As I discussed in a recent post entitled The Future of Thorium, thorium-fueled reactors could help address proliferation concerns because they do not generate weapons-usable plutonium in the reaction; they consume any weapons-usable uranium isotopes produced in the process; and they leave comparatively little waste and even that waste is less radioactive. Aside from those benefits, thorium-fueled reactors could help destroy excess plutonium from countries that built the stockpiles in the first place, actually reducing the world’s nuclear threat. With the possibility of over 1,000 reactors being built over the next 40 years, alternatives to current reactor designs needs to be seriously considered. Countries interested in developing nuclear weapons, however, will continue to insist on developing nuclear fuel capabilities as well (meaning the ability to enrich uranium). The argument they will use is that they don’t want to be dependent on a supplier of nuclear fuel any more than they want to be dependent on a supplier of coal, natural gas, or oil. Countries like the UAE, however, have indicated that are open to buying nuclear fuel from an outside supplier. The attached image depicts the typical nuclear fuel cycle.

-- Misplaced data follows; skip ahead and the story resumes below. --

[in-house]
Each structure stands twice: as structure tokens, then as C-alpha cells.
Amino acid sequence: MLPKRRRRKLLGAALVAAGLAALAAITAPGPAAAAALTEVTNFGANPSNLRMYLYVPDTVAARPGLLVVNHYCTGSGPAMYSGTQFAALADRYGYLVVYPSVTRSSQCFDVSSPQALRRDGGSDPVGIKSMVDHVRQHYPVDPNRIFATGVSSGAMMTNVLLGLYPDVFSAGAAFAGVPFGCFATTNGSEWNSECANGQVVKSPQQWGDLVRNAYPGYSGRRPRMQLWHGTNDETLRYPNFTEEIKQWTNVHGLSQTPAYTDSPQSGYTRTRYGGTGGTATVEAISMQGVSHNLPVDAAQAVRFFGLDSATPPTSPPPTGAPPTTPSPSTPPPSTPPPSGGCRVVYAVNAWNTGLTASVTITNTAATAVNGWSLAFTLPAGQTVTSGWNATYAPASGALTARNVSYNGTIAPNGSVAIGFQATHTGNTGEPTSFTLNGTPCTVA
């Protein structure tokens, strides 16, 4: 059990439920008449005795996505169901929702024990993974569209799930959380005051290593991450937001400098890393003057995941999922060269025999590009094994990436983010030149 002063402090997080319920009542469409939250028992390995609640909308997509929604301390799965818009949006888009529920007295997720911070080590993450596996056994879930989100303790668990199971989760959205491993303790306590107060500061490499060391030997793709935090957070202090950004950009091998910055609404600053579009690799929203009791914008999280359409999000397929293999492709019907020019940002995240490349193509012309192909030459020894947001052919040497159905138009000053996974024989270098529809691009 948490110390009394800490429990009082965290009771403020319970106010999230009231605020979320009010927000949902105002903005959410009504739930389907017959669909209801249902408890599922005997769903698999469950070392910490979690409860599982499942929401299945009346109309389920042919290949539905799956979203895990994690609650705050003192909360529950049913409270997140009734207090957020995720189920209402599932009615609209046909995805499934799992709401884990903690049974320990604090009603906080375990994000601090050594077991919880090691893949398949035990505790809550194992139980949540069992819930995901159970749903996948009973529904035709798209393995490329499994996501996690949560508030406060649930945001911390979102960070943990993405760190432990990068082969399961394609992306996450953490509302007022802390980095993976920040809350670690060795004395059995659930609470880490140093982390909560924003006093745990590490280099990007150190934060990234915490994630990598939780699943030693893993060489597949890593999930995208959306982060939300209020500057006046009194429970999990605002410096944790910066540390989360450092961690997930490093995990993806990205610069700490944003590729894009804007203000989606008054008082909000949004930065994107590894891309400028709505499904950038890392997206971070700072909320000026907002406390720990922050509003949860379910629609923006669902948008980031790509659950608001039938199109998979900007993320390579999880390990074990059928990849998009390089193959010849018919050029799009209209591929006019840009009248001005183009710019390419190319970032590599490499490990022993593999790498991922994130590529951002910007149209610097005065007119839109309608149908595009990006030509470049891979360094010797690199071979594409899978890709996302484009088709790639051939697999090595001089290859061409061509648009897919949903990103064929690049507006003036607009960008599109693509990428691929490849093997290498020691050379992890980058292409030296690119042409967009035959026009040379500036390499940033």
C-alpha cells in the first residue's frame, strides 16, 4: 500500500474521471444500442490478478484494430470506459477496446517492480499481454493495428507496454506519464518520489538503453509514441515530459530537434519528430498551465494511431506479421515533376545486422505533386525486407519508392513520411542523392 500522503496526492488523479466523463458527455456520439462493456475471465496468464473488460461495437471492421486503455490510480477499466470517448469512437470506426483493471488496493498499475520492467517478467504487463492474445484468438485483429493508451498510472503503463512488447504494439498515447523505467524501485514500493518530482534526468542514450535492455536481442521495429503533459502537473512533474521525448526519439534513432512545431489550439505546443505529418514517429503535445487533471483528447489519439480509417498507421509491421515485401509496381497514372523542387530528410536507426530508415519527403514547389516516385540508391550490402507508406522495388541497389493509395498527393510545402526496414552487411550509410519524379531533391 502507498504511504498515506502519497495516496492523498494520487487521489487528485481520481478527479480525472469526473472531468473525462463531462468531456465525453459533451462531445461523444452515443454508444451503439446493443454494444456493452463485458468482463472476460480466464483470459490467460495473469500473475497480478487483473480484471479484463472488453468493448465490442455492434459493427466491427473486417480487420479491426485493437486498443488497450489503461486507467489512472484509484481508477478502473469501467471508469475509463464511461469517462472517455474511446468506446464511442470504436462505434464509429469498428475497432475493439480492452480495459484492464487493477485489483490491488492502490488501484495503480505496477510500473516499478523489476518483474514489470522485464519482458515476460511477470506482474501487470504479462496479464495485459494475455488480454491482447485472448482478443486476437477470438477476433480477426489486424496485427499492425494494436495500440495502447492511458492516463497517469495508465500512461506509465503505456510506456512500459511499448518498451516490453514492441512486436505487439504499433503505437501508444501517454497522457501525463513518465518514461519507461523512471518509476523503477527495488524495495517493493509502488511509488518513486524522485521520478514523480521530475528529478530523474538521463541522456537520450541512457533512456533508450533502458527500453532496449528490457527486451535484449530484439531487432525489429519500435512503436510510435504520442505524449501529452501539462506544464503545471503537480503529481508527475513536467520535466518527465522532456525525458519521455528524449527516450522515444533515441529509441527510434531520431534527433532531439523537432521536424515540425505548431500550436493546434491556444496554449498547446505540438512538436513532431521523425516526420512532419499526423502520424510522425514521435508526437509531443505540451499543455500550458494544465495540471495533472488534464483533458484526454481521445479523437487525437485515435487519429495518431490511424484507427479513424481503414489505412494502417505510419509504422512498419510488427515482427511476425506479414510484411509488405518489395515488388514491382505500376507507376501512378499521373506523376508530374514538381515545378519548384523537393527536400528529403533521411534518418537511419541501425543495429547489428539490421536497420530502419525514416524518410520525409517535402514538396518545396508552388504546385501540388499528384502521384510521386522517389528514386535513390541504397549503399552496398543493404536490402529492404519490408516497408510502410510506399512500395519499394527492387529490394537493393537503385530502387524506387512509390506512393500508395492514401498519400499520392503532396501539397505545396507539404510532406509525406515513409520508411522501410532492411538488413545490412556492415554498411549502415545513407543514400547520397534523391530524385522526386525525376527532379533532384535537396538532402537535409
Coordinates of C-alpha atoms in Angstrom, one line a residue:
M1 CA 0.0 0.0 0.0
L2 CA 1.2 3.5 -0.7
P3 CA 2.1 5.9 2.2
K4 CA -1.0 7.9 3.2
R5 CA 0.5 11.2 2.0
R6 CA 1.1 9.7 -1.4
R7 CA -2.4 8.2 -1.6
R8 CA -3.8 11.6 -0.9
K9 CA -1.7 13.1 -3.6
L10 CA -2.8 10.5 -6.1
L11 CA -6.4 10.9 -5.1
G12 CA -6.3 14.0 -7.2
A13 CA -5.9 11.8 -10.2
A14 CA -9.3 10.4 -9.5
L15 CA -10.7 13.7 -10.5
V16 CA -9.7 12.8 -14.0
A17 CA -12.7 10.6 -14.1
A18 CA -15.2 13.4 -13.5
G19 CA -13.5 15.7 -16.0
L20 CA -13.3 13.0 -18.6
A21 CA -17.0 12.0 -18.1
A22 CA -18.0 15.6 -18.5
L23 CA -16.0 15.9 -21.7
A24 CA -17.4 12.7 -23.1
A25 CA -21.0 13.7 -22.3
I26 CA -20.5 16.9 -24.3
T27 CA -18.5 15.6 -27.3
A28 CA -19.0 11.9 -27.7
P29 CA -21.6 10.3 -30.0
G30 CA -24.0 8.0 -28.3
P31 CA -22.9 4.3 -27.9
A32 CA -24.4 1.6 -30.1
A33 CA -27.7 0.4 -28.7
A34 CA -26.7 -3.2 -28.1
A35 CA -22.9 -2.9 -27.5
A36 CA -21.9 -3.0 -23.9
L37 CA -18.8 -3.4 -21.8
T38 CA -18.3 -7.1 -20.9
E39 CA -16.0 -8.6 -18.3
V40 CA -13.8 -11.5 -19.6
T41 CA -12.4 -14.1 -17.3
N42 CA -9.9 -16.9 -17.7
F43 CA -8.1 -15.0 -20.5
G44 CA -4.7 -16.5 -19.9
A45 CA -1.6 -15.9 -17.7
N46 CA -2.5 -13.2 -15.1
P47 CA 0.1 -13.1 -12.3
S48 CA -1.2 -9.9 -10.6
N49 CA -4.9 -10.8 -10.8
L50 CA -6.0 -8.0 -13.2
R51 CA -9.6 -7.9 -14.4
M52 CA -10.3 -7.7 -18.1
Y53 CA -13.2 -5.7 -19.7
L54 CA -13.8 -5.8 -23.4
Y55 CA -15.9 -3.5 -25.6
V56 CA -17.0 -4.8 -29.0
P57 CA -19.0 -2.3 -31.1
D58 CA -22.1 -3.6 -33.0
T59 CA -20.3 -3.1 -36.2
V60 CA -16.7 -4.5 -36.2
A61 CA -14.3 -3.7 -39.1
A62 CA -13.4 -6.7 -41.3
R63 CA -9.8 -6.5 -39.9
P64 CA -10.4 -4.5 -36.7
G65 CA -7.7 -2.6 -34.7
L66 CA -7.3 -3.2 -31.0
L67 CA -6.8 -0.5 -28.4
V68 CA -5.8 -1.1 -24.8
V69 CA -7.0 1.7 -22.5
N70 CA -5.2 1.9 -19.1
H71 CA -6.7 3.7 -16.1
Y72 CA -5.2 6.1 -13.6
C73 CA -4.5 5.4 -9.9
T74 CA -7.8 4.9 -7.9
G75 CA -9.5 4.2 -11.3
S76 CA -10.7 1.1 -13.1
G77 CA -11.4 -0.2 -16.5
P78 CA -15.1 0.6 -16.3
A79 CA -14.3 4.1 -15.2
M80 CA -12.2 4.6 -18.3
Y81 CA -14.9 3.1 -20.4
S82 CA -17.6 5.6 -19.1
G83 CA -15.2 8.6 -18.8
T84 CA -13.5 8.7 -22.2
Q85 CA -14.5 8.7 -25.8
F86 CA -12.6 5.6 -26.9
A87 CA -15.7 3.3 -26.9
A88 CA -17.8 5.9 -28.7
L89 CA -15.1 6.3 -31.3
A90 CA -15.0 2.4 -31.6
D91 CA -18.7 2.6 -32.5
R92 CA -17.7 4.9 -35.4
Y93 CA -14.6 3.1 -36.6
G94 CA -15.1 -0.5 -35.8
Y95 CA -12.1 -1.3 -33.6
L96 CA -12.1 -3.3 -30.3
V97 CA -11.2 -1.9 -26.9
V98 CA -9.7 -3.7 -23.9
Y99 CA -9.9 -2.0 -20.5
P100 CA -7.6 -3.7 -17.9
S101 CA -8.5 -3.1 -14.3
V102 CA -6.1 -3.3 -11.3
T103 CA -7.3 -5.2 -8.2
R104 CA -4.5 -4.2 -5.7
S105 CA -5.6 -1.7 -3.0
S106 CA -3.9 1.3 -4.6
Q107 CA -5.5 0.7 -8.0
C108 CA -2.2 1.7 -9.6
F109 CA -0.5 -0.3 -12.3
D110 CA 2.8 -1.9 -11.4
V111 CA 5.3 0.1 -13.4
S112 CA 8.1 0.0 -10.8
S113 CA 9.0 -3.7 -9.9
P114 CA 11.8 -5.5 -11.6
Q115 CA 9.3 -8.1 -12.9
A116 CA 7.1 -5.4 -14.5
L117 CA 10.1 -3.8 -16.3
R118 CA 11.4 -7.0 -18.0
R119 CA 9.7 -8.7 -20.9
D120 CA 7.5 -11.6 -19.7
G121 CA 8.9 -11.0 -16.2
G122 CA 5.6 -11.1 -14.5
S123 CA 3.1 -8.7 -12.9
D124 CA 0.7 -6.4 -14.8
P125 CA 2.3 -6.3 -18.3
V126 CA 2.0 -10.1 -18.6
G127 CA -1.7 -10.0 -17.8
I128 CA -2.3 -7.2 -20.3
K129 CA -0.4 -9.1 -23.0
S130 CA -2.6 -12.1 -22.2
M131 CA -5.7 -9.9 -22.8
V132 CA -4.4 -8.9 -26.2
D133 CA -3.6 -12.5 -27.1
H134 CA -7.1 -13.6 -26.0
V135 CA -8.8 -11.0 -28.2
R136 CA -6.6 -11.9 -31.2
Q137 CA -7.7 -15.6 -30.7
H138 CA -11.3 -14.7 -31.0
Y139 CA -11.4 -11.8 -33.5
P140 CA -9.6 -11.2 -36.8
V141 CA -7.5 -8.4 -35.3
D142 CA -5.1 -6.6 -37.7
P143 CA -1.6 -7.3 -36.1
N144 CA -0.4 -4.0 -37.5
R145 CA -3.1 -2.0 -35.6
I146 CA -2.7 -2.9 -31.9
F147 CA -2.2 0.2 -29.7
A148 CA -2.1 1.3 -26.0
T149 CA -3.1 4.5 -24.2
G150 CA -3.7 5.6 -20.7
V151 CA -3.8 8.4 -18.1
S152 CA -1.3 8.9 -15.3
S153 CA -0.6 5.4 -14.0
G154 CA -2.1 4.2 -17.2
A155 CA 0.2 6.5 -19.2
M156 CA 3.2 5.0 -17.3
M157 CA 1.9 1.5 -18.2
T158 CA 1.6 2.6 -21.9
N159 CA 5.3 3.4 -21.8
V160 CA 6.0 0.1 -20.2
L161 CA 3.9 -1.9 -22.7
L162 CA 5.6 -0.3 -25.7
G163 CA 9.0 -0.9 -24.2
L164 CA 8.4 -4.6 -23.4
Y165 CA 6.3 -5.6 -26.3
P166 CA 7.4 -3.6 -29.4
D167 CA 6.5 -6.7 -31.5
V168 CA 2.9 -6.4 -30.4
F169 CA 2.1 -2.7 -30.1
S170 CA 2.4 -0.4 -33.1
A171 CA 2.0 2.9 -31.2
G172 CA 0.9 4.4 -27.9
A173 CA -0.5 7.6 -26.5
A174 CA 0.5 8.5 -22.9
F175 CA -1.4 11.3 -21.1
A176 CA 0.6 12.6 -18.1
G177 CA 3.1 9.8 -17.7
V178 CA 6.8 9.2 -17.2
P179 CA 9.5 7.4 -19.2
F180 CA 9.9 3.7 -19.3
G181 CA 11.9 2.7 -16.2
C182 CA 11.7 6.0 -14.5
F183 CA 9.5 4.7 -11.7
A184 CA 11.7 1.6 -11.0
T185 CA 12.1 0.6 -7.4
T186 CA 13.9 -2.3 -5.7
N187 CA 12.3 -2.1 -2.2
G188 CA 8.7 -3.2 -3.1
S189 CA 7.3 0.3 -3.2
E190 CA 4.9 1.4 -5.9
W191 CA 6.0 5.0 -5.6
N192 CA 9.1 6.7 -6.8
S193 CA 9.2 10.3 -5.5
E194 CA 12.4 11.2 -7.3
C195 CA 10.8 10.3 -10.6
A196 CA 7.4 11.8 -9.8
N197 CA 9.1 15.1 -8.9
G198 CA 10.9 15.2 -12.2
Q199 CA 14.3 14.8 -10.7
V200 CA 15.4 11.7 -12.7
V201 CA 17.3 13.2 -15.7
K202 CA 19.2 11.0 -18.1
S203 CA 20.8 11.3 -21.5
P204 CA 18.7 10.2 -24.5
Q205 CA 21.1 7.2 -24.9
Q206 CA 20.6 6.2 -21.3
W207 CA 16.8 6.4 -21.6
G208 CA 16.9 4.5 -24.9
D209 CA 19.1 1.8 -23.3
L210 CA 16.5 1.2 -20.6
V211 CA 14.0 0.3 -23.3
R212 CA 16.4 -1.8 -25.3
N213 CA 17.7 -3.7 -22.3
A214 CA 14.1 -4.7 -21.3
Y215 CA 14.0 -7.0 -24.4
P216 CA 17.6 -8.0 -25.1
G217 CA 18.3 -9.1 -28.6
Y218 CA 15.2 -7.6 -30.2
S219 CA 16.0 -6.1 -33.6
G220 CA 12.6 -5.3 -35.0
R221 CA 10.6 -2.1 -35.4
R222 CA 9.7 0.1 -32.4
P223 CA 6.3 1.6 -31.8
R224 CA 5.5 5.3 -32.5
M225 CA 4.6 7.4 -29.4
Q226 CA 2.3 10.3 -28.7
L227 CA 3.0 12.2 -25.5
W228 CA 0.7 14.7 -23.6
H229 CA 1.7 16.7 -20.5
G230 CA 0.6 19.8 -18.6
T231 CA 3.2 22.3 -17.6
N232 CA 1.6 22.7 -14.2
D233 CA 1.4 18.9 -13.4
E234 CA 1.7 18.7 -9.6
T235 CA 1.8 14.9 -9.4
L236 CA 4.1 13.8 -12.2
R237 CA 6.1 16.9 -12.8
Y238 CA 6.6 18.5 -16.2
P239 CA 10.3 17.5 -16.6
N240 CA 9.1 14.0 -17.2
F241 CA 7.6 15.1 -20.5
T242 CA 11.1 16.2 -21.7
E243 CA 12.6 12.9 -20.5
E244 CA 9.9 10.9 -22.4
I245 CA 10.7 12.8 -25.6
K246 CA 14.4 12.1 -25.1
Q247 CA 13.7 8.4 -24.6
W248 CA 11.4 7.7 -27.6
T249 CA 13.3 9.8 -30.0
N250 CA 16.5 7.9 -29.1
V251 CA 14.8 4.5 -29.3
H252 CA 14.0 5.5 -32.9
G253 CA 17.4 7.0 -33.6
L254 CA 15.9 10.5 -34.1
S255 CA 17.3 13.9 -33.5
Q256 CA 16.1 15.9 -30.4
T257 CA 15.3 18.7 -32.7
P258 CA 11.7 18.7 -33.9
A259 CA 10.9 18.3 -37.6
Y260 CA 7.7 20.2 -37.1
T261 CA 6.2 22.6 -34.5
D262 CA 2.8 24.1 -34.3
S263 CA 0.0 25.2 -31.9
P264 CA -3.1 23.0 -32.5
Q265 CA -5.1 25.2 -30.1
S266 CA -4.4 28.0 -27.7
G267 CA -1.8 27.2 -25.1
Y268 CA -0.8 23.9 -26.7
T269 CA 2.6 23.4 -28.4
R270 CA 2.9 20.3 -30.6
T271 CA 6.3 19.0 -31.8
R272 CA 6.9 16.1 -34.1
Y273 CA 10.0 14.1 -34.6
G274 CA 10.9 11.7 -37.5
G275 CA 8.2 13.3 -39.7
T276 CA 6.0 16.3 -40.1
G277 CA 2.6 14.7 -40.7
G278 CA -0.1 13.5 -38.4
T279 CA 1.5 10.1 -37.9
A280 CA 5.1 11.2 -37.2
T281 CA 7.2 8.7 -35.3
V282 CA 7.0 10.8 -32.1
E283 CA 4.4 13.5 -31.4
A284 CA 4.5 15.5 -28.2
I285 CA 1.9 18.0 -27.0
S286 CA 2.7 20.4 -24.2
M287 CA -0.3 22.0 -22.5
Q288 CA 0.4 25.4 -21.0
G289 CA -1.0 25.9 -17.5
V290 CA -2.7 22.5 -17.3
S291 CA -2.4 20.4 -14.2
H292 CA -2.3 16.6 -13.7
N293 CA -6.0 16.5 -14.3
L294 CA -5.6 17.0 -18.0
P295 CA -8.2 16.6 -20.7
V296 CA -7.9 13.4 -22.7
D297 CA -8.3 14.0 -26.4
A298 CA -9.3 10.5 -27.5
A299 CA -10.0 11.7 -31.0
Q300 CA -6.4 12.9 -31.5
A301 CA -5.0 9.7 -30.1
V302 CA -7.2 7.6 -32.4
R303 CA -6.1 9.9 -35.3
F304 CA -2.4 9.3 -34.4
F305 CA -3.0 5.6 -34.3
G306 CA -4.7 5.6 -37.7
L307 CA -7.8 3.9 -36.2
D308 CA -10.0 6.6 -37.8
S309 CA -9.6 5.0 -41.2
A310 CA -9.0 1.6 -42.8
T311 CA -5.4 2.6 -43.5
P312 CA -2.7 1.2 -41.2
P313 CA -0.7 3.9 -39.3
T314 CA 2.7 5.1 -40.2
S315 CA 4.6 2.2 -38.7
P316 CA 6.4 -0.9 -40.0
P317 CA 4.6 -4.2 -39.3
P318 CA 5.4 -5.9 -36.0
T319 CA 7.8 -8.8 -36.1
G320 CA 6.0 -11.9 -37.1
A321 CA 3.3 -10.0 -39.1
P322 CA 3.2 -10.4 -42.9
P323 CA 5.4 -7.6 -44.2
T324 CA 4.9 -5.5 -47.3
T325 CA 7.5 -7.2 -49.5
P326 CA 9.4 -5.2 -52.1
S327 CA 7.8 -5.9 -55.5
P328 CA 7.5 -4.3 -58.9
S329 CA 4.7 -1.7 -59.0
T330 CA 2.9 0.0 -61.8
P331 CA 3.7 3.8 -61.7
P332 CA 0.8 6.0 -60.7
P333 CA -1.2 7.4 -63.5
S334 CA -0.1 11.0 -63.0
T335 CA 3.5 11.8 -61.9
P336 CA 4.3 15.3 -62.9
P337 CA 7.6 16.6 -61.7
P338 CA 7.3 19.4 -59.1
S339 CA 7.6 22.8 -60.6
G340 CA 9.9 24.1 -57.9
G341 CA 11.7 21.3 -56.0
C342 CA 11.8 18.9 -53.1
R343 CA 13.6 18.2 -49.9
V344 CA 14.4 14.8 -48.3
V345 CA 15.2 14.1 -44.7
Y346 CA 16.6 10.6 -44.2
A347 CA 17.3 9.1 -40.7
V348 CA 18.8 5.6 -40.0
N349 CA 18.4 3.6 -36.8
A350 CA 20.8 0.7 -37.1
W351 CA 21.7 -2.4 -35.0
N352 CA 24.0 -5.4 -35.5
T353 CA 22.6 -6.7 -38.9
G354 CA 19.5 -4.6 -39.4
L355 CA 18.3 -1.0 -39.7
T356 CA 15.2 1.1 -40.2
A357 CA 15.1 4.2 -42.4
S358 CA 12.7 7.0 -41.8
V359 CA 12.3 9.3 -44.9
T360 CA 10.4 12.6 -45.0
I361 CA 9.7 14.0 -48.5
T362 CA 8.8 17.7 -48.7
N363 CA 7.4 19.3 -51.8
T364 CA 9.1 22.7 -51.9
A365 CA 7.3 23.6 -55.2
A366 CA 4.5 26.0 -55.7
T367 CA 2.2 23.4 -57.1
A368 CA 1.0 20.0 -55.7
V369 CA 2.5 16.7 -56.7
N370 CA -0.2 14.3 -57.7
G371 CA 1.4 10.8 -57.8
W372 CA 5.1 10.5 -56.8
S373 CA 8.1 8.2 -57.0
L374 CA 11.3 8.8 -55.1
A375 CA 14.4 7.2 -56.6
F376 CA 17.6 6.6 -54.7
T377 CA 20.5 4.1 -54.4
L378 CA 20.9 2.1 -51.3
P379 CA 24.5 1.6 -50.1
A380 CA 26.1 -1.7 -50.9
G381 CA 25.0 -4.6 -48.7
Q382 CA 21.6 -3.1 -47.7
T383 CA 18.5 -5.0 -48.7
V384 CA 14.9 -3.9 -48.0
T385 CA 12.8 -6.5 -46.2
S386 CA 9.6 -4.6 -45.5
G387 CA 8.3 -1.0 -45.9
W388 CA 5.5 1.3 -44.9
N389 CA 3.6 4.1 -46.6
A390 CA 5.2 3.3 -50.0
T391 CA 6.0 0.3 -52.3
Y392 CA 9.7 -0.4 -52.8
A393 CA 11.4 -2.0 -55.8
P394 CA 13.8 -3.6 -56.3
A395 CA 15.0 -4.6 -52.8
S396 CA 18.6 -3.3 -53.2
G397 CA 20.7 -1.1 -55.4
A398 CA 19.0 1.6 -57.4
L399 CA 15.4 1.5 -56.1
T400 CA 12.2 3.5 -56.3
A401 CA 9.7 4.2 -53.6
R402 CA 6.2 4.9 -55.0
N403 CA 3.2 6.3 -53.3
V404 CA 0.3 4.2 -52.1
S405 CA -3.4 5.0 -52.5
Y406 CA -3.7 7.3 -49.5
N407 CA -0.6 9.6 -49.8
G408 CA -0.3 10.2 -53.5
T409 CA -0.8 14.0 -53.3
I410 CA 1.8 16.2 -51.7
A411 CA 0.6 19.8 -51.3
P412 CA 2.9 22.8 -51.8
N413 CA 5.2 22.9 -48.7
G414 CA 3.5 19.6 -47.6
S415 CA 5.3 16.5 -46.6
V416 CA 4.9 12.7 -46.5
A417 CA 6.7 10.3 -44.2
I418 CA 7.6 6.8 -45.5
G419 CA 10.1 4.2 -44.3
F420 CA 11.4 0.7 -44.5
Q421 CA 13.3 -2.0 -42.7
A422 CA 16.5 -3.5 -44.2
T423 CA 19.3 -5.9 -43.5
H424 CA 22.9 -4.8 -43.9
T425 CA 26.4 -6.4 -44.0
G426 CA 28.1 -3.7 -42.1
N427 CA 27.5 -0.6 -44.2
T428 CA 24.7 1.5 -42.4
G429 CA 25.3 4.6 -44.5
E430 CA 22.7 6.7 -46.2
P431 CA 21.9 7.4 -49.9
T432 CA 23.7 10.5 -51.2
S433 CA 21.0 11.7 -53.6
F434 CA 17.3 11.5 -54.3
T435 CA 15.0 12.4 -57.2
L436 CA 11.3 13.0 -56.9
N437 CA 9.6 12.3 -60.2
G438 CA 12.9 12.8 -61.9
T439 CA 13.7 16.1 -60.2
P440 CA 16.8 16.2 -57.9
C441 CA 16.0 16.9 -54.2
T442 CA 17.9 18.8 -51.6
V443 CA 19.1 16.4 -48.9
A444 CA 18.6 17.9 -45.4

One may ask why oil-rich nations are interested in nuclear power anyway. The answer is simple — economics.
“Even for oil- and gas-rich countries, such as Iran and the UAE, another Middle Eastern country keen to build civil reactors, nuclear generation makes sense because it frees up more of their hydrocarbon resources for export. The earnings from those exports ‘would easily pay for investment in nuclear energy’, says Hans-Holger Rogner of the IAEA. Given likely long-term oil and gas prices, ‘It makes economic sense.'”
The bottom line for Crooks and Blitz is that nuclear proliferation is likely to remain a concern in the decades ahead. Such concerns, however, are not likely to staunch the desire of many countries to build nuclear reactors. Jim Rogers, chairman, president and chief executive officer of Duke Energy Corporation which operates nuclear power plants in the U.S., is, of course, a strong believer in the future of nuclear energy “Why Nuclear Power Is Part of Our Future,” Wall Street Journal, 4 August 2009]. He writes:
“According to industry estimates, building a new nuclear plant can result in the creation of 1,400 to 1,800 jobs during construction, with peak employment as high as 2,400 jobs. Operating a new plant can generate 400 to 700 permanent jobs that can pay almost 40% more than average local salaries. These are good, long-term jobs—the kind you can raise a family on. Additionally, each year the average nuclear plant generates approximately $430 million in sales of goods and services in the local community and nearly $40 million in total labor income, including both direct and secondary economic impacts. Imagine the economic stimulus if the 26 or so new nuclear plants currently planned for the U.S. were fully developed. … When it comes to creating thousands of 21st century jobs—energy jobs on which we can rebuild the middle class—nuclear power clearly has the edge.”